‘Mr Nasty’ types become outsiders simply because they are unpleasant and create friction. Once exposed they are ostracised, and you are unlikely to succeed in bringing them back into the fold.

‘Mr Superior’ is high on intelligence but low on social and emotional skills. Always one step ahead and extremely arrogant, this person has no desire to form part of the group. ‘Mr Superior’ can create tension, interfere with motivation and productivity, and spoil the atmosphere in a group. It is often best to address them through private chat, or contact them off-line and confront their destructive behaviour.


A group that feels frustrated by low challenge, or dominated by the facilitator may punish the weakest member. Members try to empathise and suppress negative impulses like envy and rivalry. But when they need to let off steam, they may channel their energies into aggression. The spirit and structure of the group comes under threat. The weakest member of the group becomes a target. Sometimes the pressure is heavy and sustained.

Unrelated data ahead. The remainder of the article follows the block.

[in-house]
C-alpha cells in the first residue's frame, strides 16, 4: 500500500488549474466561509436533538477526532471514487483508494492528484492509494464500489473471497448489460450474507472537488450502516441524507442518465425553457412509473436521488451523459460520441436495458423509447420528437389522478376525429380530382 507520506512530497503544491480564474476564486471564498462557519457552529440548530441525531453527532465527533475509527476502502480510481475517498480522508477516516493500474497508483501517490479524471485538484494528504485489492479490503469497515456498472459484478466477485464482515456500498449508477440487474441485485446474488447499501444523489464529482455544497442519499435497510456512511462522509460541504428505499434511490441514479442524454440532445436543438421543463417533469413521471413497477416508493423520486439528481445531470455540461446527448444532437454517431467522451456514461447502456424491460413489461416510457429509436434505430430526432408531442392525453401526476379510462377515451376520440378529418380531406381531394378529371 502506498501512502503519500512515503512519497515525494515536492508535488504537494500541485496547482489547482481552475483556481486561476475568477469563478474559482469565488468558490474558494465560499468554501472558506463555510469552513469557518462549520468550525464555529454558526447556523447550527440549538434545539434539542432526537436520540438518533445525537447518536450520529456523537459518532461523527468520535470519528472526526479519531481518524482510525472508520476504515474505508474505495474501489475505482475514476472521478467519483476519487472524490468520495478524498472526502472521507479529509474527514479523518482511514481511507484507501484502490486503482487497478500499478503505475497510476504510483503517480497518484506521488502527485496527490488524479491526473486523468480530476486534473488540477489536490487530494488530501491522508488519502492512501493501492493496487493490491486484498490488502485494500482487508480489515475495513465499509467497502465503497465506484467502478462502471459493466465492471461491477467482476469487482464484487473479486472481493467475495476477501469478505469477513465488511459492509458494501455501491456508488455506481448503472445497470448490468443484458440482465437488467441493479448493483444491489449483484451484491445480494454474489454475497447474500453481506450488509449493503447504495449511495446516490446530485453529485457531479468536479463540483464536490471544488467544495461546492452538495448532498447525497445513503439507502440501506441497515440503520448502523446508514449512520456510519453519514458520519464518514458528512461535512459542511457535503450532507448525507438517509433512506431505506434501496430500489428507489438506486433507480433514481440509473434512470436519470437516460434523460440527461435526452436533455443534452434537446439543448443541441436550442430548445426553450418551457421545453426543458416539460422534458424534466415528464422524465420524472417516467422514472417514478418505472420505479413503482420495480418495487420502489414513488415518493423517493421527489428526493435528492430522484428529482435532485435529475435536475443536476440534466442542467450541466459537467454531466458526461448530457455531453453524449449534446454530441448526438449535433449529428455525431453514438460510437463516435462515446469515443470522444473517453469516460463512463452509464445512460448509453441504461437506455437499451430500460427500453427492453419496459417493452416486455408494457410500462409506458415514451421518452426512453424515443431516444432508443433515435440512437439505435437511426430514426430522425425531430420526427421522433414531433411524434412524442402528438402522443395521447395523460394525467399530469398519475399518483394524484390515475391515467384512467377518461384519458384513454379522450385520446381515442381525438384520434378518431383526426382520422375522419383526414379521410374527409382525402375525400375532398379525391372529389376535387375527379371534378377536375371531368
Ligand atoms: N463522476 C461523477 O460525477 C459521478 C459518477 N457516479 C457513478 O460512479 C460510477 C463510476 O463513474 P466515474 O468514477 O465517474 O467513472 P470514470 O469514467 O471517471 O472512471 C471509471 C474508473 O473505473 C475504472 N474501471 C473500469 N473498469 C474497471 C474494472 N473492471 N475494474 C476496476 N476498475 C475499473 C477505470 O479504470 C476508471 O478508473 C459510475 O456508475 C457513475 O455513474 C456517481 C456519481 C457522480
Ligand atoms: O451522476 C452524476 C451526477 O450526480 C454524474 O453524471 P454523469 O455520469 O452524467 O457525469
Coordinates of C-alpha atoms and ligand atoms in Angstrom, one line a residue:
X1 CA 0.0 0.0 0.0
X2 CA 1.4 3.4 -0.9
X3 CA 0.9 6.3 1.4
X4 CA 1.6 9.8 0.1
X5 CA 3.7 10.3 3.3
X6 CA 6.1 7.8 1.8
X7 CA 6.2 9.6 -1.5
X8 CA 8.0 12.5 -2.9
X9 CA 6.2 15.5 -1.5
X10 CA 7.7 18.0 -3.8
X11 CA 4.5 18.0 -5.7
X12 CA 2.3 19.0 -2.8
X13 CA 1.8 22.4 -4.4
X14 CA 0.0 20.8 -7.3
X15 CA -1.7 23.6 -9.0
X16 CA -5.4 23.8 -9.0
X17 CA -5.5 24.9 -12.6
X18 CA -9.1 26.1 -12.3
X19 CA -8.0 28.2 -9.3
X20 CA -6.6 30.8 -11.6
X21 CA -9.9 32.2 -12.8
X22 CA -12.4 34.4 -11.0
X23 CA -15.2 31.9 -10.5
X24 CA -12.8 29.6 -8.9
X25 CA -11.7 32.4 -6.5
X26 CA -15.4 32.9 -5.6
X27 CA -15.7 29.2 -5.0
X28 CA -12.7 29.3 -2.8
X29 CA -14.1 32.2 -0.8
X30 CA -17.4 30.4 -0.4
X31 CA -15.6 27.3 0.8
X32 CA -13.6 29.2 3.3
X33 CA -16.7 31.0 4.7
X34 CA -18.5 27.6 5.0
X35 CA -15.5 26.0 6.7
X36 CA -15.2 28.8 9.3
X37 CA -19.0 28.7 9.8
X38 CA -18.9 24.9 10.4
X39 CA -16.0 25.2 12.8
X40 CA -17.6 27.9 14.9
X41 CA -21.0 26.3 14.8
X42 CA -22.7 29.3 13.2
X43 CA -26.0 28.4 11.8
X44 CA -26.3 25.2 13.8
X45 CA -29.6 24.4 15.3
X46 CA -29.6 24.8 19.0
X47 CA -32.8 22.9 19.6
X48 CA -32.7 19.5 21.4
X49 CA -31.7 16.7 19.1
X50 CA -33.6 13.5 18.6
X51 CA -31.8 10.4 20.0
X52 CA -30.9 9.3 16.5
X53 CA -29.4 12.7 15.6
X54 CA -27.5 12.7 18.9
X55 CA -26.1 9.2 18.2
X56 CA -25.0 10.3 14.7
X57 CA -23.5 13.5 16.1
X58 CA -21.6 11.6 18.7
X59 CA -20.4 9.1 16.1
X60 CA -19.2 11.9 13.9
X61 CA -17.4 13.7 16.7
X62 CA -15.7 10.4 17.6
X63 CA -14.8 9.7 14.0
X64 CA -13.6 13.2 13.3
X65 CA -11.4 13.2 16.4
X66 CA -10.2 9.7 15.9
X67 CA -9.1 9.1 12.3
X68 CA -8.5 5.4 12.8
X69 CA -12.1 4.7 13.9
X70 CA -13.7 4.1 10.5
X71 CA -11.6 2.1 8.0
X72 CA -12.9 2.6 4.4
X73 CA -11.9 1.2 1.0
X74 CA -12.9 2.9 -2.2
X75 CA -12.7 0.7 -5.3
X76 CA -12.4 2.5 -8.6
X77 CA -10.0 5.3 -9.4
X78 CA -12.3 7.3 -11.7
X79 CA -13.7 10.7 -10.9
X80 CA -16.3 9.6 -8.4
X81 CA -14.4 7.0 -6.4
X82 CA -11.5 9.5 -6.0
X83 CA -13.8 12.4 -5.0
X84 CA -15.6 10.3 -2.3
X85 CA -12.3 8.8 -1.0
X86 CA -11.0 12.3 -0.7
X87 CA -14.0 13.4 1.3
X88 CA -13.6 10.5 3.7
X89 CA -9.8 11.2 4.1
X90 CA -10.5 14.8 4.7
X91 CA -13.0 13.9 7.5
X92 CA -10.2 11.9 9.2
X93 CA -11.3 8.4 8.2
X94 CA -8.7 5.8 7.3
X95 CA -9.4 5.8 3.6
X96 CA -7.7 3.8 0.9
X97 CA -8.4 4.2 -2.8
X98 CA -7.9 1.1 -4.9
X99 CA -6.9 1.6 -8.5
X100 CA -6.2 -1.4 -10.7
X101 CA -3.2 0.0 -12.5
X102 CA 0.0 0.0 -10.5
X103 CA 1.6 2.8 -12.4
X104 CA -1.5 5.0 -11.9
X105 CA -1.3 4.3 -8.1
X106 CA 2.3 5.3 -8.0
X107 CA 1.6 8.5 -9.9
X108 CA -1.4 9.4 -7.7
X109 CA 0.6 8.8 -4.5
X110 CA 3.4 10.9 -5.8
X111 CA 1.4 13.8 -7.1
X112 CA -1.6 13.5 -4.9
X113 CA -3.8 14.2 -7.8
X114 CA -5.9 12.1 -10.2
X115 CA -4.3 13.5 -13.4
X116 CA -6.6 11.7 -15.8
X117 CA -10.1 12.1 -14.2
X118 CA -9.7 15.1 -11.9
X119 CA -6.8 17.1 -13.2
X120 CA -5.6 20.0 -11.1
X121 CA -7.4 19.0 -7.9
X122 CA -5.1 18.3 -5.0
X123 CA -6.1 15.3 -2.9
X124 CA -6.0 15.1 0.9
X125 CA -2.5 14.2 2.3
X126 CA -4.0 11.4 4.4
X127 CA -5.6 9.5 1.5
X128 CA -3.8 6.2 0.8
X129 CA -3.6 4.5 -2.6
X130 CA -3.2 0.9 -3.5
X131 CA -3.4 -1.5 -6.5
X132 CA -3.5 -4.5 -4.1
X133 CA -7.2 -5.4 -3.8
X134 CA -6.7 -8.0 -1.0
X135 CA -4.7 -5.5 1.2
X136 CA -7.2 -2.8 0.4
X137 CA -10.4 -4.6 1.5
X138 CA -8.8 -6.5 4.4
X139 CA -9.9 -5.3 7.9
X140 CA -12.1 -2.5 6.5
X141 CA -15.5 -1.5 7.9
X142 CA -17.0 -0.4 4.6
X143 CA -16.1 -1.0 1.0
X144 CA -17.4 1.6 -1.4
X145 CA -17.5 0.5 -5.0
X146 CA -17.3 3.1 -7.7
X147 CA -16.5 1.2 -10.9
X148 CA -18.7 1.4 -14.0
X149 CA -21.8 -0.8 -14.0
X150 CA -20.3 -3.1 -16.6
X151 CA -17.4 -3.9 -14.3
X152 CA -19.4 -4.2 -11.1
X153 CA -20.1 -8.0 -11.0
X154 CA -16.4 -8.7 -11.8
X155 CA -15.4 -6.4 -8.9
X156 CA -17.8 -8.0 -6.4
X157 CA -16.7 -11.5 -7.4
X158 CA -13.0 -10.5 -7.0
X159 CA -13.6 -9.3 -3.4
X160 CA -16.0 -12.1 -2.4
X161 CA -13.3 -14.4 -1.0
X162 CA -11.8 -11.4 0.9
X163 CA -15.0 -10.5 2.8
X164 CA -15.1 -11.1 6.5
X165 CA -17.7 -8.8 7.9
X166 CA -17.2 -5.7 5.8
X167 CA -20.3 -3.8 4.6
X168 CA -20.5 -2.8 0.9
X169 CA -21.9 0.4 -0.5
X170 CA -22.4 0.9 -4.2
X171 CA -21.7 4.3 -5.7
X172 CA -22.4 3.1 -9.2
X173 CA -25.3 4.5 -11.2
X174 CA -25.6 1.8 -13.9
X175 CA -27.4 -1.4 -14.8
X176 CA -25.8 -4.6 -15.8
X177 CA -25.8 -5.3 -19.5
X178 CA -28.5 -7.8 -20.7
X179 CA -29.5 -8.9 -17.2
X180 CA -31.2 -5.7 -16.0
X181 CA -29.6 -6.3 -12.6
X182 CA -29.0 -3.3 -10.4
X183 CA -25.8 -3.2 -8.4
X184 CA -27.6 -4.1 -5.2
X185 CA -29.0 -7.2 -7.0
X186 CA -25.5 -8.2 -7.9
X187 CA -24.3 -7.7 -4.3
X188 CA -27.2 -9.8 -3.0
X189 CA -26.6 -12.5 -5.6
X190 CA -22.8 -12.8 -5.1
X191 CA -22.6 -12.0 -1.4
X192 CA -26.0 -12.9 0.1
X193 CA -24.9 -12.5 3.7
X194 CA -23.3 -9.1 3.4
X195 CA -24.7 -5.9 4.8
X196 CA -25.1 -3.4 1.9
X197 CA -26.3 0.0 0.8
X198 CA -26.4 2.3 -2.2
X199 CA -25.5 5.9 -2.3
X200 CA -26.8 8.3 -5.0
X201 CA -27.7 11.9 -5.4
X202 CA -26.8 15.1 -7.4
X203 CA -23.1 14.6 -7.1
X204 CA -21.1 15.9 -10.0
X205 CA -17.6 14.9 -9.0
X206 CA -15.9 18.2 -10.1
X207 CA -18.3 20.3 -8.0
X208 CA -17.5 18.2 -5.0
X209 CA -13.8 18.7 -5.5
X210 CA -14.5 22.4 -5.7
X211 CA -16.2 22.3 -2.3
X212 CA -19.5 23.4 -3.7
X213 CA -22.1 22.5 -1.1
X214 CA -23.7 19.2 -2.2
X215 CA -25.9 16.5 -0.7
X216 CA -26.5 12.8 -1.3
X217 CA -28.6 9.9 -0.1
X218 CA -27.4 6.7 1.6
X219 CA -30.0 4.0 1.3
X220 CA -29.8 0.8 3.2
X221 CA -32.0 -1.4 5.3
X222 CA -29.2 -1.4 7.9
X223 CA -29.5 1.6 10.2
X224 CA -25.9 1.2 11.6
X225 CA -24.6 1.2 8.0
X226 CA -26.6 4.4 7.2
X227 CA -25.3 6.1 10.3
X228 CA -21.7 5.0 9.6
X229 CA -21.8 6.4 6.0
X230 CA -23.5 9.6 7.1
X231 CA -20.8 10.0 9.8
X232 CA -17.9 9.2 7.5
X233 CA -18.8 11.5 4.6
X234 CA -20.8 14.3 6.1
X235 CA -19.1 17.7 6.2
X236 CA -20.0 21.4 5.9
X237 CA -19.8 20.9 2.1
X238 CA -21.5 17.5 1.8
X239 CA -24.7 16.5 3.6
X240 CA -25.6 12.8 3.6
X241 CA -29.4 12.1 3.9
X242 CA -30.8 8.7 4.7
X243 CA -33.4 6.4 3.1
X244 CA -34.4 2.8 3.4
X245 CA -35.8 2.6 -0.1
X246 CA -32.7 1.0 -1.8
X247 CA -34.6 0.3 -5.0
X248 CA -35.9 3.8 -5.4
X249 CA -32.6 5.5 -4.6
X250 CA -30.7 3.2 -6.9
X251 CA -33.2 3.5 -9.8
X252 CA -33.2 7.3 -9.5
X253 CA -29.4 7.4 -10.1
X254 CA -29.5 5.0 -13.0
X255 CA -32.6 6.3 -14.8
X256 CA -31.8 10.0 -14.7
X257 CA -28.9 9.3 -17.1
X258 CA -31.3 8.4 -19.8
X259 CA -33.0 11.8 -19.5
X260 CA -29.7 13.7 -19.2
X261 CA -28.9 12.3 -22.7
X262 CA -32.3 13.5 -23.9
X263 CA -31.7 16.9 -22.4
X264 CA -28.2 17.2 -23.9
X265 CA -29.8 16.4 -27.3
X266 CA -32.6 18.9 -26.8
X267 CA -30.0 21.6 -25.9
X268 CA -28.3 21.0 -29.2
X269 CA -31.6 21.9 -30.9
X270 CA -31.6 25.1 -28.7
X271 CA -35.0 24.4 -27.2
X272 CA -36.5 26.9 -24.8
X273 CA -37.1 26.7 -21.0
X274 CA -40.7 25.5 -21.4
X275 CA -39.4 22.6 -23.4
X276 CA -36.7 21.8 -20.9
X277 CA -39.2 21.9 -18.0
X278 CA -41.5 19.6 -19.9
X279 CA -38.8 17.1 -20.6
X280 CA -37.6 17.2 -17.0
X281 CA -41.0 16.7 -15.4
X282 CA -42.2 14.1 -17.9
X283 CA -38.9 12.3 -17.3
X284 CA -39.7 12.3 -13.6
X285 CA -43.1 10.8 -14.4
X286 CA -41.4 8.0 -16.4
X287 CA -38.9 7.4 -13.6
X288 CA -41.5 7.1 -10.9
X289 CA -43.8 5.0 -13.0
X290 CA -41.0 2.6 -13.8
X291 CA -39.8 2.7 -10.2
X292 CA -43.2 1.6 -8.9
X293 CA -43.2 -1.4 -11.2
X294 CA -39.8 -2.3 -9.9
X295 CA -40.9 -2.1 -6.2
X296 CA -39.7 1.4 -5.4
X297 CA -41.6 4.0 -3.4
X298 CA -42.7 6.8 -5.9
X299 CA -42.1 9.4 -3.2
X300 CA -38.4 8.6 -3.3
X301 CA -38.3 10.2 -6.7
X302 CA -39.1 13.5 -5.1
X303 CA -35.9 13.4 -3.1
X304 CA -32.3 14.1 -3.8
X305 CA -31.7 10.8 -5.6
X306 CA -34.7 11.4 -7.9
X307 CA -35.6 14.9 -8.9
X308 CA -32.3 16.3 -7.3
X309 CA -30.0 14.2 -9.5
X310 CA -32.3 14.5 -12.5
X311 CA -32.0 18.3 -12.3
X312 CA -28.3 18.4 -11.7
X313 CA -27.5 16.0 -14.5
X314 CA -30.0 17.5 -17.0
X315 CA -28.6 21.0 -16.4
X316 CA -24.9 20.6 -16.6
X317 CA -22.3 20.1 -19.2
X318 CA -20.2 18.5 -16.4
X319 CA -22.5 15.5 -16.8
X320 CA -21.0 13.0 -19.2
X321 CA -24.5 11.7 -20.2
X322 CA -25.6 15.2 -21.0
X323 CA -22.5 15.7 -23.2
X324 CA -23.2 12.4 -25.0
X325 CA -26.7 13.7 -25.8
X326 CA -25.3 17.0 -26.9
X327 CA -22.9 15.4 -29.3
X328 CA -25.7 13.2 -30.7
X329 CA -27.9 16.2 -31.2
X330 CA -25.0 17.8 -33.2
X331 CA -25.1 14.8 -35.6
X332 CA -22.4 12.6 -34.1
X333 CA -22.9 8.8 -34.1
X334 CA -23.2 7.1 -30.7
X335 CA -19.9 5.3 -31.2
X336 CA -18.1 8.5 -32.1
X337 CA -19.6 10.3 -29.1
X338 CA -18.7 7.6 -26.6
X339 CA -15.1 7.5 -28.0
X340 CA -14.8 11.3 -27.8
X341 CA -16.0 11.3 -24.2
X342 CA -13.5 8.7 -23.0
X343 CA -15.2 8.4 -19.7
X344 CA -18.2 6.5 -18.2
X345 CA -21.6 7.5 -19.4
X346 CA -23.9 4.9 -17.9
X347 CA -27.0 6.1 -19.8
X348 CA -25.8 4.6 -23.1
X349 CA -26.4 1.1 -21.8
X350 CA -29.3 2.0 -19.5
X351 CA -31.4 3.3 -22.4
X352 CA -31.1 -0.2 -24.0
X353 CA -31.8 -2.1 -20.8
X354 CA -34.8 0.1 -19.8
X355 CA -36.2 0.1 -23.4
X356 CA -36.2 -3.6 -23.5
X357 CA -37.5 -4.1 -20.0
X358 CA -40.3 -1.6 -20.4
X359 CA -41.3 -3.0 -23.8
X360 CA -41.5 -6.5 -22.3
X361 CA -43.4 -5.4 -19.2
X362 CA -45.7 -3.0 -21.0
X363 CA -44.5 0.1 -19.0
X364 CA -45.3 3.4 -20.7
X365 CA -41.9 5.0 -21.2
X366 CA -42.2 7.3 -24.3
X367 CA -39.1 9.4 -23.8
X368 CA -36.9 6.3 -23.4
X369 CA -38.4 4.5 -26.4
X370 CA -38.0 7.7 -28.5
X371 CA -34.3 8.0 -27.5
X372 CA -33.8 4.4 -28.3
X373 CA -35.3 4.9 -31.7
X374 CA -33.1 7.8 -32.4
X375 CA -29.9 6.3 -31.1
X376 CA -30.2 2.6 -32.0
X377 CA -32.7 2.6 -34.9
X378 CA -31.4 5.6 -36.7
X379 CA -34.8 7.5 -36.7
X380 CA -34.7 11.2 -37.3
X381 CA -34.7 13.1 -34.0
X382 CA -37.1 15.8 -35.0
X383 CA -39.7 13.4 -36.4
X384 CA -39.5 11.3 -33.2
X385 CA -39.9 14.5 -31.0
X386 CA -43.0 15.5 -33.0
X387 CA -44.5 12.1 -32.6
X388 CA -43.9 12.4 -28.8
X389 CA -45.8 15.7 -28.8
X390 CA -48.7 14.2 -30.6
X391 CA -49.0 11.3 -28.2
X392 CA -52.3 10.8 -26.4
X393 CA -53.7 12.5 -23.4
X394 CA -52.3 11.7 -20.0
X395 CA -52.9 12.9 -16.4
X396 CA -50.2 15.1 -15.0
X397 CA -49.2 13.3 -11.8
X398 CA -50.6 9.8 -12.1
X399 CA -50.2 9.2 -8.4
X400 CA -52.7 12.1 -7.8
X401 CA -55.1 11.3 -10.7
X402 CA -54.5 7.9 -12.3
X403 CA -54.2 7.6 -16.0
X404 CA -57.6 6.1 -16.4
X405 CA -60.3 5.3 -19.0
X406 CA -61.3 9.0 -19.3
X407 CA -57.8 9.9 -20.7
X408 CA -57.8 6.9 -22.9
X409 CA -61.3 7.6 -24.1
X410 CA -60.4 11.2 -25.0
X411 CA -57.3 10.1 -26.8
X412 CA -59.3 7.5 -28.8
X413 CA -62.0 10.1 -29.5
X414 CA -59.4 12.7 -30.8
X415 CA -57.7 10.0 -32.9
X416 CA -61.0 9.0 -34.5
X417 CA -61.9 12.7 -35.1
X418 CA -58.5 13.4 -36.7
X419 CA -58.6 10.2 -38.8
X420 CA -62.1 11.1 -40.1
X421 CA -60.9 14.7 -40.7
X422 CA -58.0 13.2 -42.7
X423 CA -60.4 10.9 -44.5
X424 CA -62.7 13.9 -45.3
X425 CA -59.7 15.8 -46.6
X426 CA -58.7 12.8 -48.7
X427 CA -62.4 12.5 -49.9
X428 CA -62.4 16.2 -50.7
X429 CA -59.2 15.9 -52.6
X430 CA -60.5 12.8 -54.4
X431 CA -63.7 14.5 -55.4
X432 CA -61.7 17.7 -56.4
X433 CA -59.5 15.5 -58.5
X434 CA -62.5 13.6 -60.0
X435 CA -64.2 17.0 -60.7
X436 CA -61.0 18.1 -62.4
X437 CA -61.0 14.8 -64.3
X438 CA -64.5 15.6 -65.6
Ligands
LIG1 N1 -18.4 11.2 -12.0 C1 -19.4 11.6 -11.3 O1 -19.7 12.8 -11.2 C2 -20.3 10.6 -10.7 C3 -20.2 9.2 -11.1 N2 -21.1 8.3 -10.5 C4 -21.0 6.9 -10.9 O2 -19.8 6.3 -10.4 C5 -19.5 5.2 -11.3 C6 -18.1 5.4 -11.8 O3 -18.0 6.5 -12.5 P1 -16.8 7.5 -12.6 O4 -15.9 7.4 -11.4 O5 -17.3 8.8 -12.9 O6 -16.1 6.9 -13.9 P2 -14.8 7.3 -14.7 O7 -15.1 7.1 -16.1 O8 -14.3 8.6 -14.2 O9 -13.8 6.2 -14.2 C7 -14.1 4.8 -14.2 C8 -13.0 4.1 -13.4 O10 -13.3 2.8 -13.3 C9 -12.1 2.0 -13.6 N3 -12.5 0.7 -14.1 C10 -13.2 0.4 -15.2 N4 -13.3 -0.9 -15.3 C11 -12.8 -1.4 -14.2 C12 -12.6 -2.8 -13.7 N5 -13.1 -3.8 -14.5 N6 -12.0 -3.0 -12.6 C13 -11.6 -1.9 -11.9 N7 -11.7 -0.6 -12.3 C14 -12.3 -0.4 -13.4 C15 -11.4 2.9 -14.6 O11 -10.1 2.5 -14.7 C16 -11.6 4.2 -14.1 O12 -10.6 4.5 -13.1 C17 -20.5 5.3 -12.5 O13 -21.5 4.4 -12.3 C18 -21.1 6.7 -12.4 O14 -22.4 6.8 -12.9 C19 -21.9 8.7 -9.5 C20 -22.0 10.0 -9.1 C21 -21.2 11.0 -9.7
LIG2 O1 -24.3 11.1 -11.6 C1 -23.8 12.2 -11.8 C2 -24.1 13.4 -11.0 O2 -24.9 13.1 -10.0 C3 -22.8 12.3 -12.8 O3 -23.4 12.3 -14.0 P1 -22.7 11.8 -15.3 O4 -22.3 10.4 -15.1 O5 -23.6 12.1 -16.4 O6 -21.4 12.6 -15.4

Time and numbers

You would not normally expect an online meeting to last more than 90 minutes. Longer sessions require breaks and may validly be paused for an agreed interval to allow the completion of offline tasks arising during the live meeting, and then resumed.

Some experts believe that, given the extra burdens on online facilitators, you should aim for no more than 75% of the numbers you would invite to the equivalent face-to-face meeting.

The magic number 12

Groups of more than 12 people invariably split into into closely knit pairs or threesomes, and that means more than one unofficial leader emerges.

Large groups give the opportunity for shrinking violets to appear to contribute but avoid showing through practise that they are ready to adjust their behaviour!